Romans 1:1-6, “Paul, a servant of Jesus Christ, called to be an apostle, separated unto the gospel of God, (Which he had promised afore by his prophets in the holy scriptures,) Concerning his Son Jesus Christ our Lord, which was made of the seed of David according to the flesh; And declared to be the Son of God with power, according to the spirit of holiness, by the resurrection from the dead: By whom we have received grace and apostleship, for obedience to the faith among all nations, for his name: Among whom are ye also the called of Jesus Christ:…”

In the English language there are some words that contain multiple definitions. A word could have the same exact spelling and yet mean something totally different when used in various contexts. For an example, let’s consider the word “flush”. Consider how the word flush can mean something different if you were speaking to a card player, a plumber, a quail hunter, or a carpenter. Same word, spelled the same way, yet having a different definition when used in a different context or setting. The word “called” in the Bible is one of these words.

When we look up the word “call” or “called” in a dictionary, we will find half of a page or more of definitions. The word, according to the context or setting, could mean an invite or request, or the word could mean a direct summons for assembly. I think any reader would agree that there is a difference in a neighbor calling to make a request for you to visit, versus the Civil Authorities sending men with authority to fetch a person to stand before a Judge. In one case, it’s optional to go, the other is not an option. If you will recall, in 2 Samuel 9:5 when “David sent” to fetch Mephibosheth from Lodebar, it wasn’t optional for Mephibosheth. The men that came to “fetch” Mephibosheth; came with authority and power. It was not an option for him to decline.

When reading the first six verses of the Book of Romans, we find the word called three times, and each time it means something different. For a few moments, let us consider these three:

(1) Romans 1:6, “called of Jesus Christ.” In this particular verse, the Apostle Paul is referencing the direct call to life by the voice of the Son of God. The Lord Jesus Christ’s voice in the context is synonymous with the direct work of the Holy Spirit in the New Birth (John 5:25, 2 Timothy 1:9). Paul is telling these people that he has witnessed enough evidence for him to believe that they had already been quickened from being dead in sins to life in Jesus Christ (born again). When this call came, it was not a request, but a powerful work that could not be resisted. We should never confuse this “called” with the “called” of the gospel to obedience, for this call is to the heart of the elect child of grace, and will always be effectual in its working. Most, if not near all, children of God do not know when this work happened but see and bear witness to the evidence of the direct work of God (for more info concerning the evidence see the “”fruit of the Spirit” in Galatians 5:22-23).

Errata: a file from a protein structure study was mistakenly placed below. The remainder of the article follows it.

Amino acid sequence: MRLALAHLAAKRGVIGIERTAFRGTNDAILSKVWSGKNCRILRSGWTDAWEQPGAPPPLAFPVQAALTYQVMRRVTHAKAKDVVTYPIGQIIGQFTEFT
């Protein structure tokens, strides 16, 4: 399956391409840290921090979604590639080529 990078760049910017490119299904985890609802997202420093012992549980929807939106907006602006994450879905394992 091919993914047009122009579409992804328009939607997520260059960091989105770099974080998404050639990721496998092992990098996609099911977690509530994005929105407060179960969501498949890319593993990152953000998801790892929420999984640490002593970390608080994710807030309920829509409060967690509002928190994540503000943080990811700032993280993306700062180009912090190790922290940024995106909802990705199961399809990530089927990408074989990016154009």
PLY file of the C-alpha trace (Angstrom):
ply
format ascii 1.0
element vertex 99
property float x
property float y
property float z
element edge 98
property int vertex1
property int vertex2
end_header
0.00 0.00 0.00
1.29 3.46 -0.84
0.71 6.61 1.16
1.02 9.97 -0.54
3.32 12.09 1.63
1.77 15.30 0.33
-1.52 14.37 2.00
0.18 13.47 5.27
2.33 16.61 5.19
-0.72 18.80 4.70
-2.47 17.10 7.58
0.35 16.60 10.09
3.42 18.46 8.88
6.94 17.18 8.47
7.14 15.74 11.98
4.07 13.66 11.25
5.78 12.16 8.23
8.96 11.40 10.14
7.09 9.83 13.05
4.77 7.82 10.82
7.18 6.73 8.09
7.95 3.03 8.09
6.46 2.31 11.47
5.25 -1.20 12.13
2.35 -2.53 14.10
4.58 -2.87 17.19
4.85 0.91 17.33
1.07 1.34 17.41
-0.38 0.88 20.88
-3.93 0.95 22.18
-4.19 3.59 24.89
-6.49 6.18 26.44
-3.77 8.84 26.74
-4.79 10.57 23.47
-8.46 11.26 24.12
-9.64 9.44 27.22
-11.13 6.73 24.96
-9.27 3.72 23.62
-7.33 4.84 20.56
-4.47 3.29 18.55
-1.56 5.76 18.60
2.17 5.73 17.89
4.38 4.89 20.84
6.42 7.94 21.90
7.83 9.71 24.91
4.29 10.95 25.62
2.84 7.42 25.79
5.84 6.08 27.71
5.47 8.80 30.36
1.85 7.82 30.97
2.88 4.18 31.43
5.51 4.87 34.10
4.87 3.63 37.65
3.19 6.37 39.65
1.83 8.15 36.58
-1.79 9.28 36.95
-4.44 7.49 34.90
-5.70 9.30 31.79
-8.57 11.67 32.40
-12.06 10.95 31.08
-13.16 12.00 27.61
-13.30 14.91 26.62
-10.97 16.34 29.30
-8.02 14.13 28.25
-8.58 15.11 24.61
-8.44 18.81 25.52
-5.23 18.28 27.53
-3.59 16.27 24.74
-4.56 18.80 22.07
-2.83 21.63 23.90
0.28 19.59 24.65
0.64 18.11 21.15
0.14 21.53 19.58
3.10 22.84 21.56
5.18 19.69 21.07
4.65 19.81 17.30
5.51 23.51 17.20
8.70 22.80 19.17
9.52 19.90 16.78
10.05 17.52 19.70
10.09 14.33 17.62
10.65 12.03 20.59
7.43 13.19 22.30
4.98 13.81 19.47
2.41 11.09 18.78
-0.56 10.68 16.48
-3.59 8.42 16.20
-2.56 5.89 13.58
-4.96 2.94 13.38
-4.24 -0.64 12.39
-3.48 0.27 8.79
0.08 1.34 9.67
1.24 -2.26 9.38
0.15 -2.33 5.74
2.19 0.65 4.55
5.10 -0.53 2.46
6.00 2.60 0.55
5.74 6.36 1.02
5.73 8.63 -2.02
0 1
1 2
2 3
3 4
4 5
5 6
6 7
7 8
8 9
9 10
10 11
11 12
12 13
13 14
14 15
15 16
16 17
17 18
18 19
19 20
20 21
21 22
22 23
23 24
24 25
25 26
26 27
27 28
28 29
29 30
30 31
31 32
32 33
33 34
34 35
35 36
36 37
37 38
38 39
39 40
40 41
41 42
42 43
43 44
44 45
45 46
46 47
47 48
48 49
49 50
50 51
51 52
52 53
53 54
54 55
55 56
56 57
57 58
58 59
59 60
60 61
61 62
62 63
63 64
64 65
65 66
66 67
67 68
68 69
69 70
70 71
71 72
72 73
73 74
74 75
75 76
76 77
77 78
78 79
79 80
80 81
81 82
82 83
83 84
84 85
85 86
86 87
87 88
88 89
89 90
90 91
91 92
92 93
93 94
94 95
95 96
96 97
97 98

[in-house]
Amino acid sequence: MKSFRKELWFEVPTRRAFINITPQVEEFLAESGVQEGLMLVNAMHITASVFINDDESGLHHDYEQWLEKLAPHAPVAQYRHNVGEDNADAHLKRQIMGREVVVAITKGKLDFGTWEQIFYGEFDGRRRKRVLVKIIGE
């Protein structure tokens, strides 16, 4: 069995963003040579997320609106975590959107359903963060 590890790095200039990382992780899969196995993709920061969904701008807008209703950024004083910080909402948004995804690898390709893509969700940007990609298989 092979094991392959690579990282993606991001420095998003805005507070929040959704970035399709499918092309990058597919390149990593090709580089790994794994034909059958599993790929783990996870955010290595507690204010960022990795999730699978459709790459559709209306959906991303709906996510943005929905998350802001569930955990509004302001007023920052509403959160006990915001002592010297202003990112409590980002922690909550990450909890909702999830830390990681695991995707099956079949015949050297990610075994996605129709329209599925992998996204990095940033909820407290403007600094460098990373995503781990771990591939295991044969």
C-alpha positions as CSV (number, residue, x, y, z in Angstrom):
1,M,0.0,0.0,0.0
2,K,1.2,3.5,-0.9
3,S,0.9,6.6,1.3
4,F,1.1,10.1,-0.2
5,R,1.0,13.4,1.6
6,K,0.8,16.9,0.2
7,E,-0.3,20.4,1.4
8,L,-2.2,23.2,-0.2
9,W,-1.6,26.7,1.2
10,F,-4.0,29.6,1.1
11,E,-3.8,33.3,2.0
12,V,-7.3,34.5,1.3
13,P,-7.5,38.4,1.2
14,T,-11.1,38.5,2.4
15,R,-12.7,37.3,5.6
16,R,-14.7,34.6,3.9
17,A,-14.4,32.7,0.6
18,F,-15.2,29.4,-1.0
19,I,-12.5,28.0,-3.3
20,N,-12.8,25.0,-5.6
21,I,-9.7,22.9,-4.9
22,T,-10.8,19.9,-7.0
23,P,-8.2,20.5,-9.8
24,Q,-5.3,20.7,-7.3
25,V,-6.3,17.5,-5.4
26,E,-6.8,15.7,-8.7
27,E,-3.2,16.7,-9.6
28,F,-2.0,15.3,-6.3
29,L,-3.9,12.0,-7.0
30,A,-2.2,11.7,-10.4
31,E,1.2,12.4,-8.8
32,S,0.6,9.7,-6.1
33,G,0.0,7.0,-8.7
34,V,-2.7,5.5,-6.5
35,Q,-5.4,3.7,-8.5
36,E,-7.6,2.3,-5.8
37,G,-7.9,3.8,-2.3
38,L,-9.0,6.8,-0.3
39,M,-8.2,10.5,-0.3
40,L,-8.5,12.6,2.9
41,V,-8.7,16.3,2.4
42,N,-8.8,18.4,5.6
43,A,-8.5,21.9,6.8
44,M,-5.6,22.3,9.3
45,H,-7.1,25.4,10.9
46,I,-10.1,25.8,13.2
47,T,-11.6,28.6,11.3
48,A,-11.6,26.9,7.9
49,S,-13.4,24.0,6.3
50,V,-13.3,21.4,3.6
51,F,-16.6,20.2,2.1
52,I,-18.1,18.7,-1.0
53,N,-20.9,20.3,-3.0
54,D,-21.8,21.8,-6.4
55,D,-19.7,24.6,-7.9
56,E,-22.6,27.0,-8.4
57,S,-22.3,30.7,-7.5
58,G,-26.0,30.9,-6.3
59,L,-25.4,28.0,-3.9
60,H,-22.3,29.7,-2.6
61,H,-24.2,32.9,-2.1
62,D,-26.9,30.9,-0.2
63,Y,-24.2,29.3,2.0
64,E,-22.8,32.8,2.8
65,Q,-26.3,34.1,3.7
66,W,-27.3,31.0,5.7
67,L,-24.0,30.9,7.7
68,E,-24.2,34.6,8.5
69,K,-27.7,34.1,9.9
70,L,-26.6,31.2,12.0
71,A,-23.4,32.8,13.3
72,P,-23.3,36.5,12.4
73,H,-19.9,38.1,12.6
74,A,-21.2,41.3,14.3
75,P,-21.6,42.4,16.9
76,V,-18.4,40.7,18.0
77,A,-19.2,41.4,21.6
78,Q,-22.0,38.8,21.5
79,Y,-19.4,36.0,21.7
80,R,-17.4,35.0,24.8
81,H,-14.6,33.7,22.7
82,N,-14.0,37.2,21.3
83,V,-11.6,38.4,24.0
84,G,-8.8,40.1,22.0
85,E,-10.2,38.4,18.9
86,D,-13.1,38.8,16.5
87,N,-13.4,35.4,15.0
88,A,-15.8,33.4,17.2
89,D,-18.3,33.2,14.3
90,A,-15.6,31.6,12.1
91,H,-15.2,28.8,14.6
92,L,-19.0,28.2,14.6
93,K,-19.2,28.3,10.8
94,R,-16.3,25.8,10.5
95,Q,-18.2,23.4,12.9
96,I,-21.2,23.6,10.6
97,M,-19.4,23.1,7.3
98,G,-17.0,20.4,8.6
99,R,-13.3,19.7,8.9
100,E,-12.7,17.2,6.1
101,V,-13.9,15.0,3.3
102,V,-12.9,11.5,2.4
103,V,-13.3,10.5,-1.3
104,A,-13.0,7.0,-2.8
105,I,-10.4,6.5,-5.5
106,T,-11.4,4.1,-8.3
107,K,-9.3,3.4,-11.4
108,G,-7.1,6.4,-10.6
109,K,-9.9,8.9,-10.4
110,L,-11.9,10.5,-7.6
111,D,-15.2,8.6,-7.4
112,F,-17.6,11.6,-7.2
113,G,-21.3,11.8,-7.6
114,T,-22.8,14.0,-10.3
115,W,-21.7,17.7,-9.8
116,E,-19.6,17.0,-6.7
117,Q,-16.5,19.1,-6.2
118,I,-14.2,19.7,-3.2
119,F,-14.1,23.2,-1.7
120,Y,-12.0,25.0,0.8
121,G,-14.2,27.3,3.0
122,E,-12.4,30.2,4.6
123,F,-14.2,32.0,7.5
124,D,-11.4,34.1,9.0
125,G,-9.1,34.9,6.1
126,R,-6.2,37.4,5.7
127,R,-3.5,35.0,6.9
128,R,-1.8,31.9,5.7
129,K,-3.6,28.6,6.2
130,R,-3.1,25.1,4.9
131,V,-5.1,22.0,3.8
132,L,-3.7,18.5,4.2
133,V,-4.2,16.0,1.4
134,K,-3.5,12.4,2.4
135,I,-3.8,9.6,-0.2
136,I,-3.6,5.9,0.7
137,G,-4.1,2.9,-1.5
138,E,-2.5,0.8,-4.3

(2) Romans 1:7, “Called to be saints.” In this verse, Paul is referring to the call of the Gospel, or the call of the word of God to the born again child of God to live an obedient life unto their Father which is in heaven. This call is one in which the born again child of God is called upon and instructed to live like a child of grace. In Romans 12:1-2, the Apostle Paul writes, “I Beseech you therefore, brethren, by the mercies of God, that ye present your bodies a living sacrifice, holy acceptable unto God, which is your reasonable service. And be not conformed to this world: but be ye transformed by the renewing of you mind, that ye may prove what is that good, and acceptable, and perfect, will of God.” This call is one which can be refused or rebelled against by the child of grace. As my daddy used to say, “a born again child of God can, and often will, live more like the devil.” Matthew 7:14 says, “strait is the gate, and narrow is the way, which leadeth unto life, and few there be that find it.” The “few” in this text refers to the “few” children of God which obey God and enjoy fellowship with Him in this world.

(3) Romans 1:1, “called to be an apostle…” The Apostle Paul in this verse is referring to the call of God on him to be an apostle. Even though the scripture is clear, that there could be no apostle on earth during our present time (according to Acts 1:22 an apostle would be man who was baptized of John and a witness of the resurrection; the Apostle Paul says, in 1 Corinthians 15:8, he was “as of one born out of due time.”), the call of the New Testament ministry has many similarities. The man who is called of God to preach the gospel is, like the apostles, called directly by God. This is not something that a man decides to do one day, or something his family decides for him. The Church and family of God bears witness of this call by seeing the evidence of it in his preaching efforts. Even though the call is direct, it can be rebelled against and disobeyed by the person. There will be consequences to the rebellion, but it does happen.

In closing I would hope the next time you, as a reader, see the word called in the Bible, you would consider the context and setting before coming to a conclusion. And in so doing, you will have a better understanding of God’s Holy Word.

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